The HIV prevention and care service was resilient during the COVID-19 pandemic, and services partially rebounded in quarter 3 (Q3) of 2020 following a decline in Q2, according to research published in the Dec. 2 issue of the U.S. Centers for Disease Control and Prevention Morbidity and Mortality Weekly Report.
Noting that the goal of the federal Ending the HIV Epidemic in the United States initiative is to decrease new HIV infections by 90 percent by 2030, Karen W. Hoover, M.D., from the CDC in Atlanta, and colleagues examined the impact of the COVID-19 pandemic on the use of HIV prevention and care services and HIV outcomes. Changes in these measures were assessed during 2019 to 2021.
The researchers found that a total of 2,471,614 HIV tests were performed, 190,955 persons were prescribed preexposure prophylaxis (PrEP), and 8,438 persons received a diagnosis of HIV infection during Q1 of 2020. During Q2, there was a decrease of 32, 6, and 26 percent in HIV tests performed, persons prescribed PrEP, and persons receiving an HIV diagnosis, respectively.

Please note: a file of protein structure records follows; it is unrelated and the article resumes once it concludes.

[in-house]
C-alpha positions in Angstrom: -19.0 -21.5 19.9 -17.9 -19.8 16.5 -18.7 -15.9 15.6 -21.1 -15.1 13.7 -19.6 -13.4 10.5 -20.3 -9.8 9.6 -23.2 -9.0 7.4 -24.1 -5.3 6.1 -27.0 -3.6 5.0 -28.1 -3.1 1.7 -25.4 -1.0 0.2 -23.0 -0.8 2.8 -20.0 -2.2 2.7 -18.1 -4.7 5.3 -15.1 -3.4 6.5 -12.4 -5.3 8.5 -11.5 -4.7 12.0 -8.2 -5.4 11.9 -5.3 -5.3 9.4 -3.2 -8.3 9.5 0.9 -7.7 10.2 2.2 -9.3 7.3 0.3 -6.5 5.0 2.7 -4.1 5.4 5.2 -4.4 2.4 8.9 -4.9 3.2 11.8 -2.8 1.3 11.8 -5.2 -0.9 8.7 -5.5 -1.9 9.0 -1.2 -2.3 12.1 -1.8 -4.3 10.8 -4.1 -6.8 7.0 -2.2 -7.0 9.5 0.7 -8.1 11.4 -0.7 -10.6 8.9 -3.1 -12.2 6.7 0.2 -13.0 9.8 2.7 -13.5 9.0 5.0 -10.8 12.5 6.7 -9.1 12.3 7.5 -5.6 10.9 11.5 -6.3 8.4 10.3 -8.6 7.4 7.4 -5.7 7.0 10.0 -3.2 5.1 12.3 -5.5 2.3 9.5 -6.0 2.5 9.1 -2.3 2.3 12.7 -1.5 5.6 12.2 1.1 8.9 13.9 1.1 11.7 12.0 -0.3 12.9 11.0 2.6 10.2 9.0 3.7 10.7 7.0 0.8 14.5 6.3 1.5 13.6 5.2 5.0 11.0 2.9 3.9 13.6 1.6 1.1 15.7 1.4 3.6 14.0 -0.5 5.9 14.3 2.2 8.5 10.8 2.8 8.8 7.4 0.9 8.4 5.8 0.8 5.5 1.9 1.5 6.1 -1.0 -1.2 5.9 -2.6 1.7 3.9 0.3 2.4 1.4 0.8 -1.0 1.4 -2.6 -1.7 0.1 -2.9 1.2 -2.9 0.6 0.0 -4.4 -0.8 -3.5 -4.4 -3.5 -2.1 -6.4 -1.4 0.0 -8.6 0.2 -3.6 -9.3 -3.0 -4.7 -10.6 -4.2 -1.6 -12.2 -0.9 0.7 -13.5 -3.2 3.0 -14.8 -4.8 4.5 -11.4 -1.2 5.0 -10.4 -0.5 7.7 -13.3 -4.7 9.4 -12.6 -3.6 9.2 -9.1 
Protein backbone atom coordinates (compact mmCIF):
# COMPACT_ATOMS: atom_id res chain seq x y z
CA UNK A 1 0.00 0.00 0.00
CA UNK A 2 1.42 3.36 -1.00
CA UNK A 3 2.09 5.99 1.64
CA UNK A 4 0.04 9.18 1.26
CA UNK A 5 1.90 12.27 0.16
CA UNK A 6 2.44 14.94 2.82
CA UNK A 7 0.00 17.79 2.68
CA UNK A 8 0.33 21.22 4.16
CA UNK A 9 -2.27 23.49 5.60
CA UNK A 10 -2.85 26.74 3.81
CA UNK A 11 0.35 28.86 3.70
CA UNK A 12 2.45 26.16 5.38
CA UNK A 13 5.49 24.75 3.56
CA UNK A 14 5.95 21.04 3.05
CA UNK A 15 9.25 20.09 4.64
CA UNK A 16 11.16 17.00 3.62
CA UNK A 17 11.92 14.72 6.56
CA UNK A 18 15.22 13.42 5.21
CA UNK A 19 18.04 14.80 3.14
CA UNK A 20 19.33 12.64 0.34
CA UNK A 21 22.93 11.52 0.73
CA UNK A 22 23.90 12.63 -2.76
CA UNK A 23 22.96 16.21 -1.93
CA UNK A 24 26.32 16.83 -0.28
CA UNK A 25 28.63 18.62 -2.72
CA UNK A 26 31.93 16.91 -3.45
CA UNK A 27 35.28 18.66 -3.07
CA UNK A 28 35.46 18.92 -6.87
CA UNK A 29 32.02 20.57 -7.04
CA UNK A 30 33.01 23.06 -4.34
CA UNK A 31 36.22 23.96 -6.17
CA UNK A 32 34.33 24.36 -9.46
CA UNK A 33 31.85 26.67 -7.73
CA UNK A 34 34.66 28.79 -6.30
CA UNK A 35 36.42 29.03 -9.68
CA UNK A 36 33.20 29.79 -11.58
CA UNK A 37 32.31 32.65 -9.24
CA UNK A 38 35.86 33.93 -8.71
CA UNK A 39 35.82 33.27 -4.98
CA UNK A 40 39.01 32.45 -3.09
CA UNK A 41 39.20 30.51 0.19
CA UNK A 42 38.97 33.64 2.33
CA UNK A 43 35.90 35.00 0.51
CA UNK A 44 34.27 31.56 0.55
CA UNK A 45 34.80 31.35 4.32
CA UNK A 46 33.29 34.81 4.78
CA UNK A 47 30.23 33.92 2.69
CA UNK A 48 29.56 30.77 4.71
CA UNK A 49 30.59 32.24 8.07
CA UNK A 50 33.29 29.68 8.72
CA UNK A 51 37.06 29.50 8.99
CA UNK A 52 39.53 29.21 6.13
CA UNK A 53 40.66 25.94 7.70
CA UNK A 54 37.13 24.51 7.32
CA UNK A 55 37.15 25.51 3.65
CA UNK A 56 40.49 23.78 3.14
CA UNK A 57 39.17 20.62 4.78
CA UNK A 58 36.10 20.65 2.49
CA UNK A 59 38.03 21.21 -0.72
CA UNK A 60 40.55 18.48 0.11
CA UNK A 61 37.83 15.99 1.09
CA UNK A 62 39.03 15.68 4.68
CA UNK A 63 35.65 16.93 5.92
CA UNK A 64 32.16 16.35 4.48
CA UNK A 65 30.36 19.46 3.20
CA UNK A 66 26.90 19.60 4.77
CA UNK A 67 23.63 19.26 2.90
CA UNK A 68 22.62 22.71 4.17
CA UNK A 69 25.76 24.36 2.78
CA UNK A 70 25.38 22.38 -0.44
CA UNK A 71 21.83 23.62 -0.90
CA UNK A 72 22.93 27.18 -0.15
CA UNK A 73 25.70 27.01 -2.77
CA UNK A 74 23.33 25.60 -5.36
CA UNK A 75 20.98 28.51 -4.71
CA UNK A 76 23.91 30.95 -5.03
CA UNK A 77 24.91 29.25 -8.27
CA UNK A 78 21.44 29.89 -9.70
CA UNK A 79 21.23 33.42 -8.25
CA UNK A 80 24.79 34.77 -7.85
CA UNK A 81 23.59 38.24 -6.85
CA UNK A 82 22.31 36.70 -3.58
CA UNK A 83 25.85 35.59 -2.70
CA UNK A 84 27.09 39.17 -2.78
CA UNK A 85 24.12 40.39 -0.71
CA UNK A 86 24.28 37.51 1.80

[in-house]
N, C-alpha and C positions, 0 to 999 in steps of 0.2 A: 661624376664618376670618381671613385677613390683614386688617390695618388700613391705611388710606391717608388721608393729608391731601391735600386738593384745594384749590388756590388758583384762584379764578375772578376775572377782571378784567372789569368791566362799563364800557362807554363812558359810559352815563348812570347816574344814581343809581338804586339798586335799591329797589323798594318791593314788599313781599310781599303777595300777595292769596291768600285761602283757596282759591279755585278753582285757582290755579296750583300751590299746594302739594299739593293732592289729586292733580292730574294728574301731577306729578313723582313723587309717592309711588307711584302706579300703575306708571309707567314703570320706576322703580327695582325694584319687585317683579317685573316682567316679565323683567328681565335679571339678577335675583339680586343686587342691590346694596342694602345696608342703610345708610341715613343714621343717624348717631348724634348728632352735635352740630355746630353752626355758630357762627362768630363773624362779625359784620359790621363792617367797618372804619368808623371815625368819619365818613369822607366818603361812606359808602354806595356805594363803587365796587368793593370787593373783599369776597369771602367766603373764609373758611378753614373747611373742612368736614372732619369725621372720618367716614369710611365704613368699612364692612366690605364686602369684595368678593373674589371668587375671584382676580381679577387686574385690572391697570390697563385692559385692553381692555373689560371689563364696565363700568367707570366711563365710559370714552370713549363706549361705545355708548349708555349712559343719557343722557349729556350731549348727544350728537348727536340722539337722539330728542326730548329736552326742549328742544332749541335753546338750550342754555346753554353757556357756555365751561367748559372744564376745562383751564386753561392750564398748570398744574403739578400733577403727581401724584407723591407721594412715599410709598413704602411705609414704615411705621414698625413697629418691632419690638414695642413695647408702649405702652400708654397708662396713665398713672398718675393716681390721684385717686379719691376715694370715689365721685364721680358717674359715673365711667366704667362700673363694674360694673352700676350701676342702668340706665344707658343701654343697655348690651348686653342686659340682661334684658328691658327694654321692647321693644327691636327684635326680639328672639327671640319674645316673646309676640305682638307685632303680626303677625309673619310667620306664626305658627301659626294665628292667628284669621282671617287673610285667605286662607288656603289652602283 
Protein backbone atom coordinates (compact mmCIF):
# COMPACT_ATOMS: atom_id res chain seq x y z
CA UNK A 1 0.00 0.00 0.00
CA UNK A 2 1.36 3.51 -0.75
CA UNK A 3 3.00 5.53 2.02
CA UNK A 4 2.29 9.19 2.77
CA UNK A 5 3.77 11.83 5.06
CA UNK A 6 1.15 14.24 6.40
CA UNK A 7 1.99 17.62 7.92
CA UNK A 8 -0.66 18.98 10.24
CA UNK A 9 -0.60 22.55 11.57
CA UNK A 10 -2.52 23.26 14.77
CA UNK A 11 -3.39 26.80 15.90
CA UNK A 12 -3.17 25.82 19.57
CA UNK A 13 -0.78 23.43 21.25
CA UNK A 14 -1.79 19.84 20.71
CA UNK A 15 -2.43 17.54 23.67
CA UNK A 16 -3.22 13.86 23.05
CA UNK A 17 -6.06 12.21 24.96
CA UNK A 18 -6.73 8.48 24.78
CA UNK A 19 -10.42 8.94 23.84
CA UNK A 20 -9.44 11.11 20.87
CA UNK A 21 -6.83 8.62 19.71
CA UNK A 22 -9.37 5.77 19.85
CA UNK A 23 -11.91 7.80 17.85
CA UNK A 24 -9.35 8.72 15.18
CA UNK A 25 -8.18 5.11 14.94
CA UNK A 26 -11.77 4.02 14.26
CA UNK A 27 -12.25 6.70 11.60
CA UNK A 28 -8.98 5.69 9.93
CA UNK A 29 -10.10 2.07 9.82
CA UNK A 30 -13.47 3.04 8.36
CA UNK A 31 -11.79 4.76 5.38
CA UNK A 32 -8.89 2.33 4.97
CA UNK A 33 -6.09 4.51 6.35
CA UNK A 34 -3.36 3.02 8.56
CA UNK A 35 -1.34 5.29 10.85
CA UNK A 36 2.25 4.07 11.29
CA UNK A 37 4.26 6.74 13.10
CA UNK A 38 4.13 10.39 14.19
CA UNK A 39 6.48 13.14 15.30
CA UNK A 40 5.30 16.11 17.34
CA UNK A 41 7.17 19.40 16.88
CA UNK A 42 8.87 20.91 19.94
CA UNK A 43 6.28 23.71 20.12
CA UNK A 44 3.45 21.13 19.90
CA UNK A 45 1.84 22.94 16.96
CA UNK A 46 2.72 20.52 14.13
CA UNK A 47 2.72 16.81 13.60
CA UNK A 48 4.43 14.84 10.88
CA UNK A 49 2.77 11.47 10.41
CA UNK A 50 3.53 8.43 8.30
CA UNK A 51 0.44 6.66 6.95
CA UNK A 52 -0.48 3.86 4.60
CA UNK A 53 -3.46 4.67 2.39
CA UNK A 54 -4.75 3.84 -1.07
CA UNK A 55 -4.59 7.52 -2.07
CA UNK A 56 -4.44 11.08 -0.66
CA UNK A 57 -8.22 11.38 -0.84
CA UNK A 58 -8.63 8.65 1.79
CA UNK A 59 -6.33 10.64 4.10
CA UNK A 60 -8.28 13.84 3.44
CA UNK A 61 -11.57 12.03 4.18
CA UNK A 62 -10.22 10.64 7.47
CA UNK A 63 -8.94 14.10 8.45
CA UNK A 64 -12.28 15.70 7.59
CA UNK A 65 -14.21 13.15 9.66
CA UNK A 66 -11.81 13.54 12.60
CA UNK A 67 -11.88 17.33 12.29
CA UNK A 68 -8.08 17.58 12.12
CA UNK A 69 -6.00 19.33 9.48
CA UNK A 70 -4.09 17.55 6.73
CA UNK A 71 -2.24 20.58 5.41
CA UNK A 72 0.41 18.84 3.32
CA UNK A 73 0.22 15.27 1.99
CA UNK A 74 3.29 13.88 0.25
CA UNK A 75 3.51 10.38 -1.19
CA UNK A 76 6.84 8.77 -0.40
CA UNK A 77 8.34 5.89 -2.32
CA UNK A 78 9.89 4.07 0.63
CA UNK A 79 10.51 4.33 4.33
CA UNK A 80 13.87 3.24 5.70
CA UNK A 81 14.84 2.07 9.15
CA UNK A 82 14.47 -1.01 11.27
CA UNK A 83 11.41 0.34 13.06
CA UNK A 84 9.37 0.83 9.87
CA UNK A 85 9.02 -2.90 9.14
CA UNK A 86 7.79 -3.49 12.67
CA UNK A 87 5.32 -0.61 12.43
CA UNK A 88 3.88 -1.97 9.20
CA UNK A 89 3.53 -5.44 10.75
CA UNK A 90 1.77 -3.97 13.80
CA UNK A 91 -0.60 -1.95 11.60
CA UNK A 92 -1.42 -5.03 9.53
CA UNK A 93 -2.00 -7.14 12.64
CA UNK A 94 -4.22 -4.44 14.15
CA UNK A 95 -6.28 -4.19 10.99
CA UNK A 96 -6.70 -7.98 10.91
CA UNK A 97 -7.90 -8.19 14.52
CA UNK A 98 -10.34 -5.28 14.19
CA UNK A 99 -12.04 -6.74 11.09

During Q3, partial rebounds were observed. During the study period, the proportion of persons linked to HIV care, number prescribed antiretroviral treatment, and proportion with a suppressed viral load test among those tested remained stable.
“The HIV prevention and care service system was resilient during the COVID-19 pandemic,” the authors write. “Although HIV testing and PrEP services were disrupted in the spring of 2020, these services started to rebound by summer 2020.”
Morbidity and Mortality Weekly Report
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